COVID Impact on Adults Living Alone: It is Complicated

Adults living alone are no longer an exception. Many have opted never to marry or have married and are now separated or divorced; and among those who are considered “seniors”, many now live alone because of the loss of a spouse. Some are actively engaged in politics, support non-governmental organizations, join book clubs, look to their pet as a companion to substitute for human relationships. Many are coping well with COVID; others not so much, and it is particularly difficult for older adults. It is a subject worth looking into.

The prevalence of one-person households is greater than ever in human history. This is happening virtually everywhere with major differences between countries-from more than 40% in northern European countries to 1% in low-income Asian countries. 

For example, in Sweden, one-person households outnumber those with multiple occupants. A Commonwealth Fund study of 11 high-income countries showed that between 10 percent and 30 percent of adults 65 and older report feeling isolated from others, the same populations with the highest risk of developing severe cases of COVID-19.

Explanations for this plague of loneliness abound, ranging from declining participation in organized social activities and religious organizations to the ubiquity of technology such as social media and cell phones that offer non-physical contact and the loss of intimacy. Solutions are clearly needed. 

In March 2020, the BBC reported a highly unusual social experiment in Sweden that was carried out in a revamped former home for the elderly. The home was restructured in a series of independent flats, creating communal areas designed to encourage mingling between the different generations. People living there had to sign a contract to socialize together for at least two hours a week. The experiment is aimed at the two age groups most likely to feel lonely: under-25s and pensioners. The results are documented in this video:

Loneliness at the time of COVID-19

Often policymakers and pundits single out two culprits: sagging marriage rates and the increasing number of people living alone.

The U.S. Senate Committee on Aging convened a hearing about loneliness and its potential consequences. One expert stated that over 25% of older adults live alone, over 50% are unmarried and 20% have never married.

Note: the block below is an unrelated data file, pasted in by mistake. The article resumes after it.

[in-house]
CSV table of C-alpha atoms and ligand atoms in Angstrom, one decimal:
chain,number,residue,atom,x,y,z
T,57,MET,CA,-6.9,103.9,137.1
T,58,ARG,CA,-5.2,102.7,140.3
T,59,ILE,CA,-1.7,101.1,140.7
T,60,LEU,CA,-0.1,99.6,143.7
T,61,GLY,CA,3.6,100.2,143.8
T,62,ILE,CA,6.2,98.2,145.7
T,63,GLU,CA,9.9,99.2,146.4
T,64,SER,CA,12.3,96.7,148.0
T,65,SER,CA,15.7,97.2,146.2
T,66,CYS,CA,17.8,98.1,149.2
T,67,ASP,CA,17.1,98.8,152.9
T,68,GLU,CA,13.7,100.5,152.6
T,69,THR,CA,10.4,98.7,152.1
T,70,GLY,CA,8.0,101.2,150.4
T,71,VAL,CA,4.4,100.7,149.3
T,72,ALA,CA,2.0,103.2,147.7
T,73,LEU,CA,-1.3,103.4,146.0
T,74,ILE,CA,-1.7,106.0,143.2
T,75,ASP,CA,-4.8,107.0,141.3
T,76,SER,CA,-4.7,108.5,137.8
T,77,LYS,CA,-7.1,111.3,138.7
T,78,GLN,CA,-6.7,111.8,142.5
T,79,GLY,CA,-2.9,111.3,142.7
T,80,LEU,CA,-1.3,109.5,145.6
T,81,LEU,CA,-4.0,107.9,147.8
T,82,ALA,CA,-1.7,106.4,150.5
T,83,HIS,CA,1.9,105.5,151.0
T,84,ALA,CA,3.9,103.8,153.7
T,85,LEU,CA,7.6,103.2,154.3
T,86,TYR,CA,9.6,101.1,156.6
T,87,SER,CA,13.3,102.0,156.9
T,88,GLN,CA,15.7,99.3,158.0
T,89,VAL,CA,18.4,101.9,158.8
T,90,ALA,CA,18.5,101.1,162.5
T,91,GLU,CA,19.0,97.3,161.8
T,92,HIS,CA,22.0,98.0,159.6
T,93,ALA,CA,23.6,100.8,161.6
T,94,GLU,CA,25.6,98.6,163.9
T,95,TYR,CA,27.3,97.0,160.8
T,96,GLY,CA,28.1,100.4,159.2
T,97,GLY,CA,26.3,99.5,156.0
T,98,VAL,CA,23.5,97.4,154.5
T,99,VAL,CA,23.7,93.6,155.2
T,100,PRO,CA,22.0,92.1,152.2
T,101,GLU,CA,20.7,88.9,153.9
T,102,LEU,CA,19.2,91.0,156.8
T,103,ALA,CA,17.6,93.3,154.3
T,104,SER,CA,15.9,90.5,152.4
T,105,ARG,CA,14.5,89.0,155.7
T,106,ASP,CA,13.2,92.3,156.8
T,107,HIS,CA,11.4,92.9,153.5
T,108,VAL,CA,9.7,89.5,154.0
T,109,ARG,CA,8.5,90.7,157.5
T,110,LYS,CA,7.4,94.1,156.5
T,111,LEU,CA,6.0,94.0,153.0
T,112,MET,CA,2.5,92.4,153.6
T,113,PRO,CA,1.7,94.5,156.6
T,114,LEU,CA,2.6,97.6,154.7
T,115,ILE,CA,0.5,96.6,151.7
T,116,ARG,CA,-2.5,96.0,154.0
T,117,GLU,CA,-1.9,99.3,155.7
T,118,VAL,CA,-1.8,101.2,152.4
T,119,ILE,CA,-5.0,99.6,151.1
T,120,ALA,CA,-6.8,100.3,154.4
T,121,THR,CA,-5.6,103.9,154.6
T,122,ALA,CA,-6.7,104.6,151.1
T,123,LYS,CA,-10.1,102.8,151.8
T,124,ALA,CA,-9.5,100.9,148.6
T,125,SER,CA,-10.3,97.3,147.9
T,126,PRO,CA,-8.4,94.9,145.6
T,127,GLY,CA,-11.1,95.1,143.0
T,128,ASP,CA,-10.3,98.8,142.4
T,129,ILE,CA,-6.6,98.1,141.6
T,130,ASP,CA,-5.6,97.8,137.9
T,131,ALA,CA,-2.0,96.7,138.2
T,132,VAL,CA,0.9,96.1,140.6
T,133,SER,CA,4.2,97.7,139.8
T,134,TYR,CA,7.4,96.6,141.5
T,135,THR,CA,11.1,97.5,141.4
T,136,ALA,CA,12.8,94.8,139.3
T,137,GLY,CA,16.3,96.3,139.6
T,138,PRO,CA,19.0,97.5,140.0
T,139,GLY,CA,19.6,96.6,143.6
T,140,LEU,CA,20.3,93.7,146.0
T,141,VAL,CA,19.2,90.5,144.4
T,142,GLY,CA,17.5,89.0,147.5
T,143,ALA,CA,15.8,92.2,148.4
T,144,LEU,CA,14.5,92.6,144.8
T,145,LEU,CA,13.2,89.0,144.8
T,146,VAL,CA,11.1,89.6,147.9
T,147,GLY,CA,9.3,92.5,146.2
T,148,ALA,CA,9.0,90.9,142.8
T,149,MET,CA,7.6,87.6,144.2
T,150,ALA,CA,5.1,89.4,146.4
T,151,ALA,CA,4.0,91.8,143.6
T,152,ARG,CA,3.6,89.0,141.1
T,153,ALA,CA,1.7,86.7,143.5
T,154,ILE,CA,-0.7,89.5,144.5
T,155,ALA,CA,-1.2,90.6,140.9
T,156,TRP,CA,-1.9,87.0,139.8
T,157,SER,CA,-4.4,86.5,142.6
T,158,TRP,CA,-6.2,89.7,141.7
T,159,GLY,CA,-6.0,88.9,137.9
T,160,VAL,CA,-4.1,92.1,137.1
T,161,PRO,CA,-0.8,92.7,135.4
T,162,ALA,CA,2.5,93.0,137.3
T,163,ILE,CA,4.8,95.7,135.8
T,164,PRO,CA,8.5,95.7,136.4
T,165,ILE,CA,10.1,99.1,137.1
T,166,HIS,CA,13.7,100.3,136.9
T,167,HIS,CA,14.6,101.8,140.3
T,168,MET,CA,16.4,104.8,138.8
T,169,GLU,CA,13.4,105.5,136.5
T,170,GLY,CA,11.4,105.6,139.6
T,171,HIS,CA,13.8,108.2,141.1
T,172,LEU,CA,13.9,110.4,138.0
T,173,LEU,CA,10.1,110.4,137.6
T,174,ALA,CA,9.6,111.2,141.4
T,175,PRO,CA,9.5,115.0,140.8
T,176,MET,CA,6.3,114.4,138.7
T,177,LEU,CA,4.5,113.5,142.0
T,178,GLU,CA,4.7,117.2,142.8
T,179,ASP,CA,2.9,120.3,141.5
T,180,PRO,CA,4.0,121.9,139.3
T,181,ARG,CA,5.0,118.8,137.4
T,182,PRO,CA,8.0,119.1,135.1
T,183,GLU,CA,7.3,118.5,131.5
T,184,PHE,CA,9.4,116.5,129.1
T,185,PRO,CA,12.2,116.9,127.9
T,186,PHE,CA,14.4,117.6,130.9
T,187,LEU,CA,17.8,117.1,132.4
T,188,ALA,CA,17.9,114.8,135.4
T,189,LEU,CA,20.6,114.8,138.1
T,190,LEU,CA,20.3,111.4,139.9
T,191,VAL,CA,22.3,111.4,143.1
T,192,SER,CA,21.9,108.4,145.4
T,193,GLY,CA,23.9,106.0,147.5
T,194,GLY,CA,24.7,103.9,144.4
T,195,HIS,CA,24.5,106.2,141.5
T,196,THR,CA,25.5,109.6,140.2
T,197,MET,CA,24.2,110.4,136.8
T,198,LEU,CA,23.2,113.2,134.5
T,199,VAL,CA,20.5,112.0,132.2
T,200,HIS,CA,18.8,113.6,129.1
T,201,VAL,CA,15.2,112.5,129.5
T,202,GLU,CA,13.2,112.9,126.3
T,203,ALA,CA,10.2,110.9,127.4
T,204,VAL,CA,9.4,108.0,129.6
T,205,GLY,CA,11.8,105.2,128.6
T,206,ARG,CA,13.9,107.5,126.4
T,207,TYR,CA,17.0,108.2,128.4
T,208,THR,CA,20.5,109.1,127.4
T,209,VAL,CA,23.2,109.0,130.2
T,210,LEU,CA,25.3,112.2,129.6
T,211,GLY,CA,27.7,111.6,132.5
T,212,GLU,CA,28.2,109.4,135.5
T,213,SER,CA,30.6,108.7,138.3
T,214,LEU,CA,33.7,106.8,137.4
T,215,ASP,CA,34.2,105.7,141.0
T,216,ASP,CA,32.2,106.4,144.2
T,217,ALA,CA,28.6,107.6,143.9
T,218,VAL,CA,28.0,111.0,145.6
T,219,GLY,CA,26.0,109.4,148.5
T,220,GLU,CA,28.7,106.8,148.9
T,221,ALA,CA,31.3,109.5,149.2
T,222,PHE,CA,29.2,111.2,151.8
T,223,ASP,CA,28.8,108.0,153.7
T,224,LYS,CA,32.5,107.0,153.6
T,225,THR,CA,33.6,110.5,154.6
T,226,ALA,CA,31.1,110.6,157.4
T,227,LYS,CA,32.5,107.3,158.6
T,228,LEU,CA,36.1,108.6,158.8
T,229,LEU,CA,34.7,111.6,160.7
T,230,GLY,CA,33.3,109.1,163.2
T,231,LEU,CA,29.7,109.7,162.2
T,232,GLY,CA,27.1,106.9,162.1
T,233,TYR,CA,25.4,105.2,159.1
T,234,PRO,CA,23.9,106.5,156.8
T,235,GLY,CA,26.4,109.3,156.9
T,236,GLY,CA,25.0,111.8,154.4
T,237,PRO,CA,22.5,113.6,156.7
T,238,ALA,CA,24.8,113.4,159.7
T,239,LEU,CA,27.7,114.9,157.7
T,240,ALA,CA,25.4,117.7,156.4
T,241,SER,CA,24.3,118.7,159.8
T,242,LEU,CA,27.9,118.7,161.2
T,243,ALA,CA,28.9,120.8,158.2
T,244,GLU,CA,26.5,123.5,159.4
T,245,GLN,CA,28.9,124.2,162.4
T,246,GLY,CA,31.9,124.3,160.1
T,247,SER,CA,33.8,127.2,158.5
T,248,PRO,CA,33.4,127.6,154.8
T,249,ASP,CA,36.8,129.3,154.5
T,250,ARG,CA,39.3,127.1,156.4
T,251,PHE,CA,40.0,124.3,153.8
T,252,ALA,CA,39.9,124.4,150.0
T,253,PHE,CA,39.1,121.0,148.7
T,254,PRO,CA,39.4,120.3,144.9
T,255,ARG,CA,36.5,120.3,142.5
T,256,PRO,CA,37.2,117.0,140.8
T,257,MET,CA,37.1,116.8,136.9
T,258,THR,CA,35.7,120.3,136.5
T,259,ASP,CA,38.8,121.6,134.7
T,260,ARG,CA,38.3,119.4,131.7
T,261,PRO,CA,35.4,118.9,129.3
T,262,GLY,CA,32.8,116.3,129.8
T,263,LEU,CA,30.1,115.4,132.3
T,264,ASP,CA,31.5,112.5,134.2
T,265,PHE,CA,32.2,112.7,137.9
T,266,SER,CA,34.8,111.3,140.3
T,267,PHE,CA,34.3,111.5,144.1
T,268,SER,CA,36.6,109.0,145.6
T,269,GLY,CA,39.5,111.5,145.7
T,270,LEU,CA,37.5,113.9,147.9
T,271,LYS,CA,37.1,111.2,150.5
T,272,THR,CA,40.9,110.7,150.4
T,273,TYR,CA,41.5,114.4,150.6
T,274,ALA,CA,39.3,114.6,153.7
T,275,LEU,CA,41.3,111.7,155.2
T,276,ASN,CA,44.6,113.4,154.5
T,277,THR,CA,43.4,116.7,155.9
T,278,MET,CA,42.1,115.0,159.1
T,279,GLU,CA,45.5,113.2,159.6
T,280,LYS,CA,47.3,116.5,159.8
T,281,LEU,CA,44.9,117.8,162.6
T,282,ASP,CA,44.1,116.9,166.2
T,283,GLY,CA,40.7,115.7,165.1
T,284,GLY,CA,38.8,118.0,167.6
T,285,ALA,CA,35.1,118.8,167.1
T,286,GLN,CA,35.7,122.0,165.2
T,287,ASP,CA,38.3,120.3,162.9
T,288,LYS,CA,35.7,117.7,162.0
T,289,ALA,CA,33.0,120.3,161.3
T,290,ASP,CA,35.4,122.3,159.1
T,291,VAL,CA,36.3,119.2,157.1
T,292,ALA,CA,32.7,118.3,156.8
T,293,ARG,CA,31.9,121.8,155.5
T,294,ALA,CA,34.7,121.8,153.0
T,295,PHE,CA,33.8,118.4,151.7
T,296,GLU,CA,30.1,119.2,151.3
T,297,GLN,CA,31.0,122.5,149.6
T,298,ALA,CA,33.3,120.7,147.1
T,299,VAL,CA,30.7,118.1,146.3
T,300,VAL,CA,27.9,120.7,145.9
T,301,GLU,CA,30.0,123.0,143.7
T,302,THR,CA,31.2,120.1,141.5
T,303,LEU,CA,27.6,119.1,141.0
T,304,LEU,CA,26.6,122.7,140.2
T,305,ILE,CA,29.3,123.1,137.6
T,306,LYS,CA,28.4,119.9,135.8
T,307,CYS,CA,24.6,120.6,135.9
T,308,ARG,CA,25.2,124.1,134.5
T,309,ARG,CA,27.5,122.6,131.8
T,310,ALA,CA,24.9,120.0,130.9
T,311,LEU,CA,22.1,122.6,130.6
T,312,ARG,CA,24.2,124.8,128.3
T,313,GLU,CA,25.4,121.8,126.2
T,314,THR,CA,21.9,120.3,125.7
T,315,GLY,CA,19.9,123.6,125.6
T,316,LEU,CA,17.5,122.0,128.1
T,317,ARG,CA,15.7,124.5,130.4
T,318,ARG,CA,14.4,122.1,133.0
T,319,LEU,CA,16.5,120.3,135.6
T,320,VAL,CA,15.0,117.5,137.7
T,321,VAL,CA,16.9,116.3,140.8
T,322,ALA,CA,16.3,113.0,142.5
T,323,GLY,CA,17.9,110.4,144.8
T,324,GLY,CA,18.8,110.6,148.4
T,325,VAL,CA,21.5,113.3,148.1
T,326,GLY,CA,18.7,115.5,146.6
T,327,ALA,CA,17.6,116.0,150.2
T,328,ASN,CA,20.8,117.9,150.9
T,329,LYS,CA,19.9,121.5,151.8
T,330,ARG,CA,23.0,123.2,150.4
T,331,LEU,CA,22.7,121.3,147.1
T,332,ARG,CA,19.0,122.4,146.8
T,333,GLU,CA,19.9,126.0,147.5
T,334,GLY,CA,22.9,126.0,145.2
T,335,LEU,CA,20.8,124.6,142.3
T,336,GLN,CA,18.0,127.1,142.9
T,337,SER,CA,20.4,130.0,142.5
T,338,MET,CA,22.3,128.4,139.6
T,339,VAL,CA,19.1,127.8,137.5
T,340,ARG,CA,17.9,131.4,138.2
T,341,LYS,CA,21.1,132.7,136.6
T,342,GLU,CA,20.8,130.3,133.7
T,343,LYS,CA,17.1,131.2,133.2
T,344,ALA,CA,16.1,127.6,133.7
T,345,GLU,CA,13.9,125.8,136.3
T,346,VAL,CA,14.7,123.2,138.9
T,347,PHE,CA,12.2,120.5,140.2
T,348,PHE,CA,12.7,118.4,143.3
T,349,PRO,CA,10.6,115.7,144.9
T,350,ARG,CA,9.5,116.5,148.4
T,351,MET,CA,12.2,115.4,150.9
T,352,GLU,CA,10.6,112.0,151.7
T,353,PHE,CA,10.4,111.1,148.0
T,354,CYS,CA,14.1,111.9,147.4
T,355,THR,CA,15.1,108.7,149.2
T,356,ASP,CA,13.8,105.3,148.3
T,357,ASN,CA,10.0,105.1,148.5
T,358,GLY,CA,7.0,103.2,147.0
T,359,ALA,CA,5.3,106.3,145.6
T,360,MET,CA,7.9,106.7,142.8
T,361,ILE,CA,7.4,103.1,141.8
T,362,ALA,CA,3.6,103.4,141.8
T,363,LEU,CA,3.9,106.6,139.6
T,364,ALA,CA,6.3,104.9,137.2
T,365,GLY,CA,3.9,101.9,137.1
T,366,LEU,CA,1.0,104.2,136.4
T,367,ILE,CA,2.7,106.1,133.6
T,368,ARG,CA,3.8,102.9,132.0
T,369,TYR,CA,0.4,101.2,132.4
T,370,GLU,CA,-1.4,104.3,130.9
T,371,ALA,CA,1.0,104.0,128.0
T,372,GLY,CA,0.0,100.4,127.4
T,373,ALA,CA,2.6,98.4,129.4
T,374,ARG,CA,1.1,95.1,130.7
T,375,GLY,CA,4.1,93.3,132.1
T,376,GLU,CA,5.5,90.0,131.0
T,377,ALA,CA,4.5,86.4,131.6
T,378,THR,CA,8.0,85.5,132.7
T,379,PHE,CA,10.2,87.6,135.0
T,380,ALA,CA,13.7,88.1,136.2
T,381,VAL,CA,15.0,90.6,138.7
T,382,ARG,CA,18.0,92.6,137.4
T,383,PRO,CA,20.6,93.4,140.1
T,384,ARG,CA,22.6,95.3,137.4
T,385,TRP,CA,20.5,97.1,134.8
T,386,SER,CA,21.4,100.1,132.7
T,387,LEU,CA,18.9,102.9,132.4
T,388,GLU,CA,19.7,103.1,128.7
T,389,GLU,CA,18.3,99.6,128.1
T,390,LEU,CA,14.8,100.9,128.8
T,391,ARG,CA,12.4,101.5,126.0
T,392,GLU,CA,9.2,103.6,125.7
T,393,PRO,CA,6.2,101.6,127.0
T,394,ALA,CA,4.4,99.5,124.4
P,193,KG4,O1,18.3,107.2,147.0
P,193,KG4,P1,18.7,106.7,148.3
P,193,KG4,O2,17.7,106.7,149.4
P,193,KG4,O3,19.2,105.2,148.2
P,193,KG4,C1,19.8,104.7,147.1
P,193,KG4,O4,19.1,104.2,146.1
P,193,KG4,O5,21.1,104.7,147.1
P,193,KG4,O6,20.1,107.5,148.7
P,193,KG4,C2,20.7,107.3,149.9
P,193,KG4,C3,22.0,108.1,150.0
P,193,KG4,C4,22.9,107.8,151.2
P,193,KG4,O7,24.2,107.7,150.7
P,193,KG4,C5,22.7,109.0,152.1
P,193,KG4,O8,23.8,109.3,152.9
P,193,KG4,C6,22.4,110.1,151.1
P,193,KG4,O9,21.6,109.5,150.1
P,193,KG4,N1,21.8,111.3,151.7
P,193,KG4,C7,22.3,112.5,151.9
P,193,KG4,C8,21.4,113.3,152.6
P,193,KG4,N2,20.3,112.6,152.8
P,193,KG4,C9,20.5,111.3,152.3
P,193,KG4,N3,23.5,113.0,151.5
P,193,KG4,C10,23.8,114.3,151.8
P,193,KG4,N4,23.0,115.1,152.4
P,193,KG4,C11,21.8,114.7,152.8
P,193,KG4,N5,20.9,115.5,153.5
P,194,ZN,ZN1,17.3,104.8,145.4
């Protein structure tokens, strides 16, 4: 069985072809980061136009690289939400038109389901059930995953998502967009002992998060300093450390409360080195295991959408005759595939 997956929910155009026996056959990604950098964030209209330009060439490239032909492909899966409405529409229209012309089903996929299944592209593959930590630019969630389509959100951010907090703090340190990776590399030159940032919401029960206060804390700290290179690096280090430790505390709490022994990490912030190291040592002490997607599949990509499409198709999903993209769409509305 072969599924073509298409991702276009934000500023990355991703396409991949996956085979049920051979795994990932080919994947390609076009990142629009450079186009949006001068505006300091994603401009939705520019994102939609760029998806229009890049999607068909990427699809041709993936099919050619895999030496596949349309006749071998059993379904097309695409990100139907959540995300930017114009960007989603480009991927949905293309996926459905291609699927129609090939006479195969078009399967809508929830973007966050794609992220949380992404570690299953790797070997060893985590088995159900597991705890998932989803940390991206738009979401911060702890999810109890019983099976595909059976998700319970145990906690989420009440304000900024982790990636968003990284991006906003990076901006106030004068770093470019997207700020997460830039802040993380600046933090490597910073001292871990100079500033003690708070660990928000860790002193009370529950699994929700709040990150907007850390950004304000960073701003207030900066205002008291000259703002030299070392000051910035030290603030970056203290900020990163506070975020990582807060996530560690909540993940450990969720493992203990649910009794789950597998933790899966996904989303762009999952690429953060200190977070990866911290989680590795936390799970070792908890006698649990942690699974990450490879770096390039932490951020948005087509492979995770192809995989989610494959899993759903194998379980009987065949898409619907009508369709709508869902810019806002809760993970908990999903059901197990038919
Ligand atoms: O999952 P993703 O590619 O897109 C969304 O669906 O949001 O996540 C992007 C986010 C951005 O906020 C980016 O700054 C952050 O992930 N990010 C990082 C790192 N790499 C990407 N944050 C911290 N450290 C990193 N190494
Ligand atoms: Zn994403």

What this has meant generally, and particularly for women, in this COVID-19 period has been the subject of few studies. 

One such study done in late April 2020 at the Florida State University College of Medicine examined the change in loneliness in response to social restriction measures. A nationwide sample of American adults was assessed on three occasions: in late January/early February 2020 (before the outbreak), in late March (during the President’s initial “15 Days to Slow the Spread” campaign), and in late April (during the “stay-at-home” policies of most states). 

Contrary to expectations, there were no significant mean-level changes in loneliness across the three assessments. Indeed, older adults reported less loneliness compared to younger age groups but had an increase in loneliness during the acute phase of the outbreak. Their loneliness leveled off after the issuance of stay-at-home orders. Arguably, this research did not find large increases in loneliness but rather remarkable resilience in response to COVID-19. 

But these findings were not conclusive and would not necessarily result in the same findings if taken in September 2020, nor in other countries with different cultures and traditions.

The Case of Countries with Expanding Older Population

A case in point is the People’s Republic of China (PRC) which faces a huge challenge in dealing with a rapidly expanding older population. Through most of its history, the elderly lived with their children and grandchildren until passing. With nearly 18% of its population (255 million) over 60 years of age, the combined effect of the past “one-child” policy and current low birthrate, it means family care is no longer a viable option for many, if not the majority. 

Further, PRC nursing home availability falls far short of needs, with only about 30 places available for every 1,000 people over 60 years. Moreover, for many Chinese elderly, the cost can be prohibitive, over 5,000 yuan (over $700) a month. While there is no official government data on how many people in China live by themselves, undoubtedly COVID-19 quarantine, and other measures in 2020 further isolated seniors.